Servitization Trends in Manufacturing and R&D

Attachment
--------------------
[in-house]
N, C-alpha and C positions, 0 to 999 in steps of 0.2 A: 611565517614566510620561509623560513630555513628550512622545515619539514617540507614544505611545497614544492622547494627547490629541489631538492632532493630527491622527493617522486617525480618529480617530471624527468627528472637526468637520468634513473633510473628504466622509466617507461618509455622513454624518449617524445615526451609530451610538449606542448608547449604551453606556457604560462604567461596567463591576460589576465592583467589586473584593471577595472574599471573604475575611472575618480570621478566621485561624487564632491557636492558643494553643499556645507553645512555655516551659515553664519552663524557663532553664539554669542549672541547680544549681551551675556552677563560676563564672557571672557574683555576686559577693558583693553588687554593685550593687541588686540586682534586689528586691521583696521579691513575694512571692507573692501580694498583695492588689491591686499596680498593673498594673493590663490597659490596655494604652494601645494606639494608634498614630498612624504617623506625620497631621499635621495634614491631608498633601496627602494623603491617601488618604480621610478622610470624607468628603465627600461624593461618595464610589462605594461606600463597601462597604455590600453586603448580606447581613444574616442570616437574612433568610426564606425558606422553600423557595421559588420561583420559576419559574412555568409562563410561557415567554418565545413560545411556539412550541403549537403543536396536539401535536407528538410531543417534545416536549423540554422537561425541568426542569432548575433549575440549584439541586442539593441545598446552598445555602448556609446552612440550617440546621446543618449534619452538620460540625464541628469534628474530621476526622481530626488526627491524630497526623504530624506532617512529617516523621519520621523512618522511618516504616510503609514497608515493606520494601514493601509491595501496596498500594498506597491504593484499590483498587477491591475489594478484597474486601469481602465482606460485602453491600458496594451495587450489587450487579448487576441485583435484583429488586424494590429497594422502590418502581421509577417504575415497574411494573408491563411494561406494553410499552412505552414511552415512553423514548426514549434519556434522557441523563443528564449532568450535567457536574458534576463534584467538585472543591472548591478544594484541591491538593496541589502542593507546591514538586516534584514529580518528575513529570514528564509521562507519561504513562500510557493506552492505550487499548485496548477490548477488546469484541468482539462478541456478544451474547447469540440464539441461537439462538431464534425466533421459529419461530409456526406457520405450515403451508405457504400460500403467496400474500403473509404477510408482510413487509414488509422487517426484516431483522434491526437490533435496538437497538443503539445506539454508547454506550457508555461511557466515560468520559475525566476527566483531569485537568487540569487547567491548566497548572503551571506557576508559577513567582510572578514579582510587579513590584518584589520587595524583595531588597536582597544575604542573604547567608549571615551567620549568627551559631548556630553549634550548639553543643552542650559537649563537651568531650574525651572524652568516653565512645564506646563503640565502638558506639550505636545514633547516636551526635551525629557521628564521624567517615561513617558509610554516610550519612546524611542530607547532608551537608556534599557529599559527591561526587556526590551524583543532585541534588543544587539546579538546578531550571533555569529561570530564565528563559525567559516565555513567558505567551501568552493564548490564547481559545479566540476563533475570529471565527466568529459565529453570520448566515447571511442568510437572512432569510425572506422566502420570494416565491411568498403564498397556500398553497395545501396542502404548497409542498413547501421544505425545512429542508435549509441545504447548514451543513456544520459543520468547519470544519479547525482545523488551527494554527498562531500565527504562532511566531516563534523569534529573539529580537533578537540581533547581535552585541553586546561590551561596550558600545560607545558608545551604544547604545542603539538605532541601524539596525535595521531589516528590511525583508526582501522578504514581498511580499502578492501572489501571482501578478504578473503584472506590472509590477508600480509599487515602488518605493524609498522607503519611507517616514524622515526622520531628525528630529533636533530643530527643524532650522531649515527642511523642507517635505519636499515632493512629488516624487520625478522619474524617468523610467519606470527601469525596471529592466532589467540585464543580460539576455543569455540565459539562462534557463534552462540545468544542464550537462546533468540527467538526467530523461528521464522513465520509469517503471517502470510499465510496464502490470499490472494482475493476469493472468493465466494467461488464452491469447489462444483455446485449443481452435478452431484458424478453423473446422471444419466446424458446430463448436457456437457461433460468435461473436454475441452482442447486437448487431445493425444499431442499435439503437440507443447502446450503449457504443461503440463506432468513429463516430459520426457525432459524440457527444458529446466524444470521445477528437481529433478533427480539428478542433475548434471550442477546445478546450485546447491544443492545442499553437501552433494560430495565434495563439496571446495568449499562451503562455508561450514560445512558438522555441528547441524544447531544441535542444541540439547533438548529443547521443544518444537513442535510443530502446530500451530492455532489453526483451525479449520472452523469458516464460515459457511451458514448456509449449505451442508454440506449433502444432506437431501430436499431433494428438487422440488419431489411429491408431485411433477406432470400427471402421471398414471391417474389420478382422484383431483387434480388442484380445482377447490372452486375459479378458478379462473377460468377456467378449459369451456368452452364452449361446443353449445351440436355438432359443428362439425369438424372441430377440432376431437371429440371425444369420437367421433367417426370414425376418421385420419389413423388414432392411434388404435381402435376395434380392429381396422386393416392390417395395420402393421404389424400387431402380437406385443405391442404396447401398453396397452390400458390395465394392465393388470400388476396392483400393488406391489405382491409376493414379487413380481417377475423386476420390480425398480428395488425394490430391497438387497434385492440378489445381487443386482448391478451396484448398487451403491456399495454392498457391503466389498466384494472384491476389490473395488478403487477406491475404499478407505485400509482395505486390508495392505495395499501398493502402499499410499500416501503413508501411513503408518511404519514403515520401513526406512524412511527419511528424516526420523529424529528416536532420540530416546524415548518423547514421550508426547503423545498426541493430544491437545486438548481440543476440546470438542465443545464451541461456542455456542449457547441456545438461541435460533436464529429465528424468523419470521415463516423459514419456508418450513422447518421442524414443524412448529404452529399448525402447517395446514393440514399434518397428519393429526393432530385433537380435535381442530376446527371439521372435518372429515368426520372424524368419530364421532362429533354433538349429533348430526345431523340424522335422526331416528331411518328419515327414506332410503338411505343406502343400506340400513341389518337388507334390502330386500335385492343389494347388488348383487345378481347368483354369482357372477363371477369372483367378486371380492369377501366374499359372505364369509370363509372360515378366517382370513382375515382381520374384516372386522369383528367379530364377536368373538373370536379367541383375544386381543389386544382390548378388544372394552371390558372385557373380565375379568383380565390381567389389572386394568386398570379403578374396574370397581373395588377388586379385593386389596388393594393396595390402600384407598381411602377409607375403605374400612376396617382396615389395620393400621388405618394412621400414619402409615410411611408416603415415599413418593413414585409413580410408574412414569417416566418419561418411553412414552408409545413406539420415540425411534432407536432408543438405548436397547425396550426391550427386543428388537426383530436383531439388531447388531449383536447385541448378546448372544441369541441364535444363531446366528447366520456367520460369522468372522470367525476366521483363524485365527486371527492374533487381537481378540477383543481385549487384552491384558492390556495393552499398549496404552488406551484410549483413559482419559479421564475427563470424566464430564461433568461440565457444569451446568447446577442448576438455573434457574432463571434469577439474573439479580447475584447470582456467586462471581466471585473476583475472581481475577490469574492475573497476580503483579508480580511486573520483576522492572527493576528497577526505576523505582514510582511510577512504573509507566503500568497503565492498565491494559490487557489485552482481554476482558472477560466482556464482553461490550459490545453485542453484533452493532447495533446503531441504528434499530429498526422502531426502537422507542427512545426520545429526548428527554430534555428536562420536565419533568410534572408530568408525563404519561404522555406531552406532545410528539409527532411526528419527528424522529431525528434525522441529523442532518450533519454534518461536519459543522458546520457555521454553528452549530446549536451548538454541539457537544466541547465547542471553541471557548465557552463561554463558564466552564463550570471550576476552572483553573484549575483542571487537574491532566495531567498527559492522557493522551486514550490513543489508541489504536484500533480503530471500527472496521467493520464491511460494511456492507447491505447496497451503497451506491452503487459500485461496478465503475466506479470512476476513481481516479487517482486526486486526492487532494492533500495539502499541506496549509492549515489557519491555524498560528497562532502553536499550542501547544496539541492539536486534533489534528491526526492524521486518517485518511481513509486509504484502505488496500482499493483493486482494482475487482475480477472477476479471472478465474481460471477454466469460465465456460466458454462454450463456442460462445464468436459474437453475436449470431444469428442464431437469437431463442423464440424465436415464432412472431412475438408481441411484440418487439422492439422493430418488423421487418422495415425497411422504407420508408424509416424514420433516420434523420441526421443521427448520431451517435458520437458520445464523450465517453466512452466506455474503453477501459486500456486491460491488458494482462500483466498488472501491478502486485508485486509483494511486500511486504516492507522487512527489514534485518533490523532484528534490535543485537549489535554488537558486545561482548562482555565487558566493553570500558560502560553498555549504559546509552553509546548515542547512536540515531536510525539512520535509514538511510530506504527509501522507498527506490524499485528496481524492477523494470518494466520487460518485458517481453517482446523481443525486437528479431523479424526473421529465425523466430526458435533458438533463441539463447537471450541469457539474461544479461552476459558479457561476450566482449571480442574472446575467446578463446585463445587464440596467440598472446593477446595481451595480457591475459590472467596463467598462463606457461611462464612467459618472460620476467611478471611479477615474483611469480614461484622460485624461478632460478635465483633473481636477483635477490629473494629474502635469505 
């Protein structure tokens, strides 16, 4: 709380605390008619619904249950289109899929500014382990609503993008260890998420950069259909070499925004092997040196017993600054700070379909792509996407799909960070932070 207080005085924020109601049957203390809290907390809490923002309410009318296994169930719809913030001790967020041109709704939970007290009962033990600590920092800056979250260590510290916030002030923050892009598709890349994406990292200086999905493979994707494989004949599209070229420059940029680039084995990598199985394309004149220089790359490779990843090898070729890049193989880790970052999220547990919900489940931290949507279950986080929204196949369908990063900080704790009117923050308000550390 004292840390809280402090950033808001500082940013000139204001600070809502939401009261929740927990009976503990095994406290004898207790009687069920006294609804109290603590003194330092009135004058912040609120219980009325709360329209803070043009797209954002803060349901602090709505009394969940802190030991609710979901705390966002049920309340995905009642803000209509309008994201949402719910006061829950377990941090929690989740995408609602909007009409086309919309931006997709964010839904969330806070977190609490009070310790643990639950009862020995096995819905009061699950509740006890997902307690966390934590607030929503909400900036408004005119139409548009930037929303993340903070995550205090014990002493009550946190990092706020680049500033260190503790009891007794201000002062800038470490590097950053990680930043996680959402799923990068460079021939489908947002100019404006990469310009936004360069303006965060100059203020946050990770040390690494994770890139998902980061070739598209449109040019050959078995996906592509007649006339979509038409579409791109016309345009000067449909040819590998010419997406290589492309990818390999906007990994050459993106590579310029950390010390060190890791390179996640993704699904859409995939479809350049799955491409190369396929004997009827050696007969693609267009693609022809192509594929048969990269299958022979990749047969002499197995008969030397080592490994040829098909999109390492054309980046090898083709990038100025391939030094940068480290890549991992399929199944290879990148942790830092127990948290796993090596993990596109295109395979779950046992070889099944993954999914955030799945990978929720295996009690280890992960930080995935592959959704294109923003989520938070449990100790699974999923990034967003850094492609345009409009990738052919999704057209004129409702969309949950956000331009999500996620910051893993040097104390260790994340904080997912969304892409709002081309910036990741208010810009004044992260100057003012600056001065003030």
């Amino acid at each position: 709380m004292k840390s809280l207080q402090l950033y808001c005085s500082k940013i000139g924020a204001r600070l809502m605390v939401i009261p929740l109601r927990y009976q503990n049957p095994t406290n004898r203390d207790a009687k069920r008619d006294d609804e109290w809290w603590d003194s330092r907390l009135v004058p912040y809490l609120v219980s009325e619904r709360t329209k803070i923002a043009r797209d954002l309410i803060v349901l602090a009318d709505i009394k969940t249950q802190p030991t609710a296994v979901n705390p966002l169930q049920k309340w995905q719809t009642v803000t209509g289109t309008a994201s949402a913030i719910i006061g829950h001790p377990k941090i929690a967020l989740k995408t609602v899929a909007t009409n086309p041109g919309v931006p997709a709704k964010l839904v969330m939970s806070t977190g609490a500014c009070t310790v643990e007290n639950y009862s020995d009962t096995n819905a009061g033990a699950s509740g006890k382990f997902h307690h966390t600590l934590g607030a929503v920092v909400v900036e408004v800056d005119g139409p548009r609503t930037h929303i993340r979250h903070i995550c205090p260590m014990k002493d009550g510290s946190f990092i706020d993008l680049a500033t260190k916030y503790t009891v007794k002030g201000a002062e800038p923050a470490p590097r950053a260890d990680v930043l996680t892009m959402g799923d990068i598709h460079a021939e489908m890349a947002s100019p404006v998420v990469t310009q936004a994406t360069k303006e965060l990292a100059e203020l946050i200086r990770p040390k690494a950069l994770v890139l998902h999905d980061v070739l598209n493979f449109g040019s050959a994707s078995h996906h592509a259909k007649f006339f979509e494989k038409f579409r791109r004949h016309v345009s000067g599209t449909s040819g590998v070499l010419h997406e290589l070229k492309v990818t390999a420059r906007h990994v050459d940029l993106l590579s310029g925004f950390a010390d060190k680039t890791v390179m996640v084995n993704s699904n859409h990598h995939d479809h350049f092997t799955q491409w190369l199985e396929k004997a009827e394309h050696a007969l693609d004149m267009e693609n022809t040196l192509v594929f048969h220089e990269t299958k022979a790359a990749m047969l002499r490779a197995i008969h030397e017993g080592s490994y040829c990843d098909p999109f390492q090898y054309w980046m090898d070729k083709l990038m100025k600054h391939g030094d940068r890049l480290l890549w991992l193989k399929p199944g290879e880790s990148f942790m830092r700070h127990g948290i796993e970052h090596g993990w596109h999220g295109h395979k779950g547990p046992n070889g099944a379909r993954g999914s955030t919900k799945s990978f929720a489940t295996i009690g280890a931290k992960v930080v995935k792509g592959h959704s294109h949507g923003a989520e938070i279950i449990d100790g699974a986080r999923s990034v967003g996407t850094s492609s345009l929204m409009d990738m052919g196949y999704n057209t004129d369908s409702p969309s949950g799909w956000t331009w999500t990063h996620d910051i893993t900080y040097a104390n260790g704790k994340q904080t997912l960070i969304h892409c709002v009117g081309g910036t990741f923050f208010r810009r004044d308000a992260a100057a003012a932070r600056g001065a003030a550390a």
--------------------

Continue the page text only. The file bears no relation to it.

Arlington, VA (September 8, 2015)—While manufacturing and service companies are often considered separate entities, manufacturing firms are increasingly moving from a product-oriented business model to one focused on advanced services. This trend, known as servitization, is explored in a special issue of Research-Technology Management (RTM), the Industrial Research Institute’s (IRI) flagship journal, released this month. Successful servitization relies on extreme customer intimacy. “Companies are doing more today to meet customer needs than ever before,” said Jim Euchner, Editor-in-Chief of RTM and Vice President of Global Innovation at Goodyear. “Even business units that are several steps removed from direct customer contact are building in feedback mechanisms from customers to researchers who are designing new products. We are all, in some way, becoming service industries.” The special issue of RTM is guest edited by Tim Baines, a professor at the Aston Business School in Birmingham (UK), Director of the Aston Centre for Servitization Research, and author of Made to Serve: How Manufacturers Can Compete through Servitization and Product Service Systems. It explores the various ways companies are navigating this shift to services. Articles include a look at collaborative services, in which win-win business models deliver value for companies that work together to create innovative service-oriented business models; a study of digitalized product-service systems in manufacturing firms; an in-depth look at the relationship between servitization and competitive advantage; as well as, ways companies can develop global service innovation capabilities. “Internationally, there is a growing recognition that manufacturers serving developed economies are moving away from concentrating their efforts on products and production and toward a services focus. The terminology for this development, however, has varied,” Baines wrote in his introduction to the issue. “In Germany . . . industry leaders are engaged in a debate around Industry 4.0; in Scandinavia, the term of choice is product-service systems. UK companies focus on servitization . . . while in the US, industry talks about servitization and service innovation, much of it powered by the Internet of Things (IoT). While the terminology might vary across these countries, the underlying message is very clear: innovation of services is becoming more and more important to manufacturing firms worldwide.” For access to this special issue of RTM, “Services Innovation,” contact Michele Taussig at   About the Industrial Research Institute The Industrial Research Institute (IRI) is an organization of 200+ industrial and service companies having a common interest in the effective management of technological innovation. IRI member companies span diverse industries and represent a substantial portion of our nation’s gross domestic product. IRI is the only cross-industry organization creating innovation leadership solutions and best practices in innovation management developed through collaborative knowledge creation. For more information, call 703-647-2580 or visit   About Research-Technology Management (RTM) Research-Technology Management (RTM) is IRI’s award-winning, bi-monthly journal focused on the practice of innovation. Since 1958, RTM has published peer-reviewed articles that map the cutting edge in R&D management, illustrate how management theory can be applied to real situations, and give leaders of research, development, and engineering the tools to promote innovation throughout their organizations. For more information, visit us at